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Head down to the historical flea market that has been taking place since 1910 at Abyssinia Square. Not only can visitors browse through a fascination collection of antiques but the various stalls sell everything under the sun from Nazi uniforms to chandeliers. Jewelry, ceramics, old furnishings, lamps and a lot more can be purchased here. If you are in the mood to shop for antiques or like to collect things, head to Abyssinia Square and browse through the goodies, you never know what surprises the market might throw up.
This lovely traffic-free street, running down the side of the Ancient Agora to the miraculously preserved temple of the Thiseion, is one of the most scenic in Athens. Its handsome line of neoclassical houses, almost all now restaurants and café-bars, looks out over a scene that has hardly changed in centuries, with the slopes of the Acropolis still green with olive trees and shrubs. A great place for a romantic stroll, a drink, or an alfresco lunch. Don't expect the most brilliant food from the tourist establishments along this route, but the views are terrific. - Alex Martin
Built in 1833, it is among the foremost roads of modern Athens. Ermou is also one of the prominent streets in town and one of the top expensive shopping avenues in the continent. A shopper's paradise, you will branded as well as local boutiques that will vie for your attention. It also has many restaurants and bars to explore.
Situated in the Ancient Agora of Athens, this historical monument lies in close proximity to the Metroon. It was a marble stage, with bronze statues of ten national heroes gracing it. These heroes represented the native tribes of Athens. It used to be the major information center of the city, and was a spot where the important announcements were made and legislation were proposed.
Constructed by King of Pergamos, Attalos II In 150 BCE, Stoa of Attalos remained the largest such structure during the antiquity period in Greece. A striking example of Hellenistic architecture, the stoa comprises two levels. The ground level is designed in Doric style while the first floor features Ionic architectural style. Two staircases found at the corners of the structure connect the two floors. During the antiquity period, Stoa of Attalos served as a shopping center and also a venue where people would socialize under its shade during summers.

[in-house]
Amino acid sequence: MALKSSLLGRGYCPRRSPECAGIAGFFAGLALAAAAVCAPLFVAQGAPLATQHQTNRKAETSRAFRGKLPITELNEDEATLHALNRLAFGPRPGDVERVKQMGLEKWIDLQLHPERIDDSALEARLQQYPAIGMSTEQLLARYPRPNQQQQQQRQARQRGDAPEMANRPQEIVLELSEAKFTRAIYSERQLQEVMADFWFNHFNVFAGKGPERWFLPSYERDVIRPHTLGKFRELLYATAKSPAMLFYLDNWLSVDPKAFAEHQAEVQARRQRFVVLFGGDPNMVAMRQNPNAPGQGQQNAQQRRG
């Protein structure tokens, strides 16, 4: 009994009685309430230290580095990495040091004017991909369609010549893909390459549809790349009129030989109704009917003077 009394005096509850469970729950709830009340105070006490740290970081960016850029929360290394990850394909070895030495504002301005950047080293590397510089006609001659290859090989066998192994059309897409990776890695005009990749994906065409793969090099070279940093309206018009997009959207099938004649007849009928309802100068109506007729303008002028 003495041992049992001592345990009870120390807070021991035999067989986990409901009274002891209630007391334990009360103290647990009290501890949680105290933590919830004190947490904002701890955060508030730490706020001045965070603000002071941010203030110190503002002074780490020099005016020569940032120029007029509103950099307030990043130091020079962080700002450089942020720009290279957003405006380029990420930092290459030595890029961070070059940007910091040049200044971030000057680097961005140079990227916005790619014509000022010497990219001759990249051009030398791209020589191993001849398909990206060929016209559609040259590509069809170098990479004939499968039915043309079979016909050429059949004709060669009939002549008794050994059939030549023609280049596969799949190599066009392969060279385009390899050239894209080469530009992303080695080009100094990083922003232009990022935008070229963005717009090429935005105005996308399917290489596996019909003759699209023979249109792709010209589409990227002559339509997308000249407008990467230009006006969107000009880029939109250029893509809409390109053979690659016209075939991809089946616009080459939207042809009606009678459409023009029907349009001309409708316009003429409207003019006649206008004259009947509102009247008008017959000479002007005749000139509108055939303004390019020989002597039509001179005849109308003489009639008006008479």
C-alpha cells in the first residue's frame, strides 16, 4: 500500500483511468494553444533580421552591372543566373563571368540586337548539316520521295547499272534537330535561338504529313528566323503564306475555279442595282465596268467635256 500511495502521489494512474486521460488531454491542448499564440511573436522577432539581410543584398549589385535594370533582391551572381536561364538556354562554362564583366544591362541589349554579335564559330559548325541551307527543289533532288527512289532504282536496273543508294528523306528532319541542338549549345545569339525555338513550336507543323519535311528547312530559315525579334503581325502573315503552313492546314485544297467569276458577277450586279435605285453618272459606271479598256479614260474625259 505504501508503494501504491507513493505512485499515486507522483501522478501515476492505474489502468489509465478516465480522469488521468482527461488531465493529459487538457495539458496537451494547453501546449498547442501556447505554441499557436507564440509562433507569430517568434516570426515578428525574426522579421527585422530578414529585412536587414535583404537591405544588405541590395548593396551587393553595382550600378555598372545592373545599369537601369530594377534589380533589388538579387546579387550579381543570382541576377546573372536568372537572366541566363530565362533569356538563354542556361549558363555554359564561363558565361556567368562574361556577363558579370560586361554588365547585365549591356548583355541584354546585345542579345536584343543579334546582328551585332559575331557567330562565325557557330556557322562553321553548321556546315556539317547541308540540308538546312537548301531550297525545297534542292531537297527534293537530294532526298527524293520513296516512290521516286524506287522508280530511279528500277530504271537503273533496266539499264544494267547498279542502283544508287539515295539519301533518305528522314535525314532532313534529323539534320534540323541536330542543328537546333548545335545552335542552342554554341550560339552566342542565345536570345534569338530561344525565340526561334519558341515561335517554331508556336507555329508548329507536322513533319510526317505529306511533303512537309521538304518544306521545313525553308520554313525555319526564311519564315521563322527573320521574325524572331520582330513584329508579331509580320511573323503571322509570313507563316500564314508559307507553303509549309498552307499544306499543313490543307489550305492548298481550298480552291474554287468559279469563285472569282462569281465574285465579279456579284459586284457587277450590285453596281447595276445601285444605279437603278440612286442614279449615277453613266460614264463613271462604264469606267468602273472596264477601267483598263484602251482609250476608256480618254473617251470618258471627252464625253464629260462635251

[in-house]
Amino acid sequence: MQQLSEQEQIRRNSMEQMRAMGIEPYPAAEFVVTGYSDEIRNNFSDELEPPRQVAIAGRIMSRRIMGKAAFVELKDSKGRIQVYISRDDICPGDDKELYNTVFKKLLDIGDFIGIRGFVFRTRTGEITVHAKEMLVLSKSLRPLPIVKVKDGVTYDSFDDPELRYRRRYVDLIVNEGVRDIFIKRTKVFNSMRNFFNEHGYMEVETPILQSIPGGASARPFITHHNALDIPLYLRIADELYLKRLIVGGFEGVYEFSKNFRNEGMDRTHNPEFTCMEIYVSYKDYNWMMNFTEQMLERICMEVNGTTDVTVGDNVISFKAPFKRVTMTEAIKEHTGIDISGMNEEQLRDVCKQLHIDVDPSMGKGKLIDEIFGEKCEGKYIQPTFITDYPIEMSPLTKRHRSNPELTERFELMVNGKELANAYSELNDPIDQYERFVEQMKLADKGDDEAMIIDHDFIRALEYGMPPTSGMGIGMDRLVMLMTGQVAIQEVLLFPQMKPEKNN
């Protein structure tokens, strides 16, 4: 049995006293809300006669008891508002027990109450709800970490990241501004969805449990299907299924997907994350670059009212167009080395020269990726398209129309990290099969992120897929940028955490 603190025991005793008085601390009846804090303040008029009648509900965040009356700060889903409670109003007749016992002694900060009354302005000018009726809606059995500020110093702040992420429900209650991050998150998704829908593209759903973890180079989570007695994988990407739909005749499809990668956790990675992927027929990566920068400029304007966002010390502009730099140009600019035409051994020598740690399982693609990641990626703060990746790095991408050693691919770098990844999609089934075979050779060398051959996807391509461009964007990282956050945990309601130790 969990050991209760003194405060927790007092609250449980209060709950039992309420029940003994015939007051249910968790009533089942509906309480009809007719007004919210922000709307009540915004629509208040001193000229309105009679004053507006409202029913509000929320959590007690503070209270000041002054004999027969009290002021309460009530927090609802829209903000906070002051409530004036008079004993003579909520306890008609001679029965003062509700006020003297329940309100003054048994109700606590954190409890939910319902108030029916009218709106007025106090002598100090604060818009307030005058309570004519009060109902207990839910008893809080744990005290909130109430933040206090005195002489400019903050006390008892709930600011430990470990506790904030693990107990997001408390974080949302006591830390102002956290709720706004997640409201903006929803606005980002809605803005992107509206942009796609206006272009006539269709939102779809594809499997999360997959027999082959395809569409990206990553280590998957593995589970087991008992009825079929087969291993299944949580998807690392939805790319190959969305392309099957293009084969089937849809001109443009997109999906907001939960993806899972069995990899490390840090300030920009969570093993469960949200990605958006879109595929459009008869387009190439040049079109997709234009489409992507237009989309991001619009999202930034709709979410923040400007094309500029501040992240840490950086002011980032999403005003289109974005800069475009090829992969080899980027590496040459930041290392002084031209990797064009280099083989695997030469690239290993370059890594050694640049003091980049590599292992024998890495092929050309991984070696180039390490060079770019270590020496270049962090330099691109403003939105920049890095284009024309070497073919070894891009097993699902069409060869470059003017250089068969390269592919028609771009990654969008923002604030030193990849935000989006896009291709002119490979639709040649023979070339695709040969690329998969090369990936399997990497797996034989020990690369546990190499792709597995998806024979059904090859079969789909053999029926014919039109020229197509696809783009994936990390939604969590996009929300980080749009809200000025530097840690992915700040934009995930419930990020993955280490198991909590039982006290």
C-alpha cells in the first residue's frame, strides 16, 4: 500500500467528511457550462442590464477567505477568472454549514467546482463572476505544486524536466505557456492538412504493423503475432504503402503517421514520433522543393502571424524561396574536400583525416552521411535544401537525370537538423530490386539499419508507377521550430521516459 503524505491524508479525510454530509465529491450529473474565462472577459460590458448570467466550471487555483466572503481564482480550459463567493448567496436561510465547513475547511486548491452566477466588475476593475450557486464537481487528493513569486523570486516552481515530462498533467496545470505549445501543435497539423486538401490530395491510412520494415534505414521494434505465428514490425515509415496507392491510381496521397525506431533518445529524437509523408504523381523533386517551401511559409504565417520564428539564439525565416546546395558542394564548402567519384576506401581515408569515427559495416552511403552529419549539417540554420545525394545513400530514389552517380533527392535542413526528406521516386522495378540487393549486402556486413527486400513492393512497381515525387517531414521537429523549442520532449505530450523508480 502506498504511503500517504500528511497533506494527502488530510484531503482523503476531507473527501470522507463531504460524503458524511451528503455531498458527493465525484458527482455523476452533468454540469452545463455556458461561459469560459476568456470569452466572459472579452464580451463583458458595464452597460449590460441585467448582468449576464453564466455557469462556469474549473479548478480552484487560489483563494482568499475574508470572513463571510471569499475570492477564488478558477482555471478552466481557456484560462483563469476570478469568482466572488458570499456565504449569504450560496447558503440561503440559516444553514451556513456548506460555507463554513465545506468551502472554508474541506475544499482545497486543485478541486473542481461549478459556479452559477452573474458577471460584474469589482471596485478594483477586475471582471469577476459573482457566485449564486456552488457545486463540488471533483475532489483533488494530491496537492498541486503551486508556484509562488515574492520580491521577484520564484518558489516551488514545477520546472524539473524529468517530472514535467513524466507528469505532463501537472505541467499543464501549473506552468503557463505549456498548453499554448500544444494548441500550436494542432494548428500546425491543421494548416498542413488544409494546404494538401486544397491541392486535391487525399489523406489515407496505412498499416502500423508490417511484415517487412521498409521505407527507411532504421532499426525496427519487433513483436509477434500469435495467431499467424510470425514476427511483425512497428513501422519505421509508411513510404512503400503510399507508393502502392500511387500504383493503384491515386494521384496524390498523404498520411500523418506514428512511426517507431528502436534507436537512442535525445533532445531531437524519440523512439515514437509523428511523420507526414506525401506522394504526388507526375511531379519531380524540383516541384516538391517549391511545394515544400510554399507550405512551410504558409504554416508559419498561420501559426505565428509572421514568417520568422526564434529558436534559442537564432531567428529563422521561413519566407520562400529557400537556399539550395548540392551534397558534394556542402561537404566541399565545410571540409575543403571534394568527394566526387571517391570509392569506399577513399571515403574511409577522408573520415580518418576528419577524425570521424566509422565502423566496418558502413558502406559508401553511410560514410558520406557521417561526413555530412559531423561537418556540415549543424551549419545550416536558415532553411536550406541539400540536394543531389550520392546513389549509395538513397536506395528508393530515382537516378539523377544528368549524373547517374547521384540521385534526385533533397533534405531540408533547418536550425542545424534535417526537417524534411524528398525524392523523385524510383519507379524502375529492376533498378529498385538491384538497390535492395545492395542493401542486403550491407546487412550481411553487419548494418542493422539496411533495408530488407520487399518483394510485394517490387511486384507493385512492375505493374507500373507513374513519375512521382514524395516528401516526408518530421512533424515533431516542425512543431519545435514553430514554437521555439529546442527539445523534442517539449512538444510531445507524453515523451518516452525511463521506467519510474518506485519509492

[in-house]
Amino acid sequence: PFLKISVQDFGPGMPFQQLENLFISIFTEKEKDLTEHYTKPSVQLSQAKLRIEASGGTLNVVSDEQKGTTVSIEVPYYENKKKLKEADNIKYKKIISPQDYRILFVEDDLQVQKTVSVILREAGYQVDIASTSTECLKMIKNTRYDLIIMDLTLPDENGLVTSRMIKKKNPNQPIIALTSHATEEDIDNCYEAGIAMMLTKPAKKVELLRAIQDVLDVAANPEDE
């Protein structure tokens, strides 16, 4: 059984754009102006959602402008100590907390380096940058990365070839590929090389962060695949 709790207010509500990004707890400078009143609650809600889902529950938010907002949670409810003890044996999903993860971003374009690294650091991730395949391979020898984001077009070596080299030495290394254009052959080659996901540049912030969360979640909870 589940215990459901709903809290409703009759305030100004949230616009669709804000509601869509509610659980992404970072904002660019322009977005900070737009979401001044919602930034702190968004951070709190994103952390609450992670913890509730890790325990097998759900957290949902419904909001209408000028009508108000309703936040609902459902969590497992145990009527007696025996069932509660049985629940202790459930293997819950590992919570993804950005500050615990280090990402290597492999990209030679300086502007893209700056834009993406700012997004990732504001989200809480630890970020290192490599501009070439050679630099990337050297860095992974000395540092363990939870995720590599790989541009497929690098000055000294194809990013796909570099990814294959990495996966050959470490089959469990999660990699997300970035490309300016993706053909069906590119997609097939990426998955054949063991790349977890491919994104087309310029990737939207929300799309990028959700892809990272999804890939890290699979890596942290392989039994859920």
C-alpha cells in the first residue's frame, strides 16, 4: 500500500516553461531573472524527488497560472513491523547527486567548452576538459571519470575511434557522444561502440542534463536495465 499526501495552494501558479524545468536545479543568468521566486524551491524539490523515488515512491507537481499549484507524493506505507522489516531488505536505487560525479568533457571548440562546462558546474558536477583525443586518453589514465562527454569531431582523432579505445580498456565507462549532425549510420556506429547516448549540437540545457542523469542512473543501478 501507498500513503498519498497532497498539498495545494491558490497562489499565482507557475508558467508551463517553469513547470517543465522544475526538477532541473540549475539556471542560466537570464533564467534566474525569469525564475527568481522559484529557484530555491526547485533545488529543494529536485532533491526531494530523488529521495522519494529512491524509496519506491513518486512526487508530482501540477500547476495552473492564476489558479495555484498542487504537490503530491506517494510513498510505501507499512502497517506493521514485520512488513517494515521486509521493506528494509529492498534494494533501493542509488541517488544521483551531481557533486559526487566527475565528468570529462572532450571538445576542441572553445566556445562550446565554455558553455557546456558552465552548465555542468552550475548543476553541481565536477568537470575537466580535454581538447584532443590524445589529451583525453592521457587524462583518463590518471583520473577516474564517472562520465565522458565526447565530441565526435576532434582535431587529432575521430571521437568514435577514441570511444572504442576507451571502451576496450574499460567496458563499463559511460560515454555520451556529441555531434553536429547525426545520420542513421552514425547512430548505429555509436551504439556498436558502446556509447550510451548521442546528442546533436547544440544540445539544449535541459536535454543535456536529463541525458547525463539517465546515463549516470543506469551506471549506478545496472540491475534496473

The Altar of Zeus Agoraios which means “Zeus of the Agora, ” is situated in the Ancient Agora of Athens. Built in 4th Century BCE, this altar has a body of white marble that is nine meters (29.5276 feet) deep and 5.5 meters (18.0446 feet) wide. Discovered in the Ancient Agora during the excavation activities of 1931, this structure revealed the work done by masons that worked in the Augustan era. It was supposedly moved to its current location from the Pnyx, a hill located in central Athens.
Temple of Apollo Patroos is an old dilapidated temple located in the city of Athens. Lying to north- west of the Ancient Agora of Athens and to the south of the Stoa of Zeus, this temple is a symbol of the classical Greek architectural designs. Constructed between 340 to 320 BCE, it highly signifies the Ionic order with its large volutes and pilasters. It has a width of ten meters (32.8084 feet) and a length of 16.5 meters (32.8084 feet). The temple had a cult statue of the God built by the infamous Greek sculptor Euphranor.
The Temple of Aphrodite Urania is situated in the city of Athens. Standing north- west of the Ancient Agora of Athens, this temple was entirely devoted to Aphrodite, the Greek goddess. Urania was a sobriquet for Aphrodite, that signified her as being spiritual and heavenly. The temple had a statue of the goddess made by the Greek sculptor Phidias. There are some ancient stones that still lie on the hill by the train tracks and near Hephaestus' temple.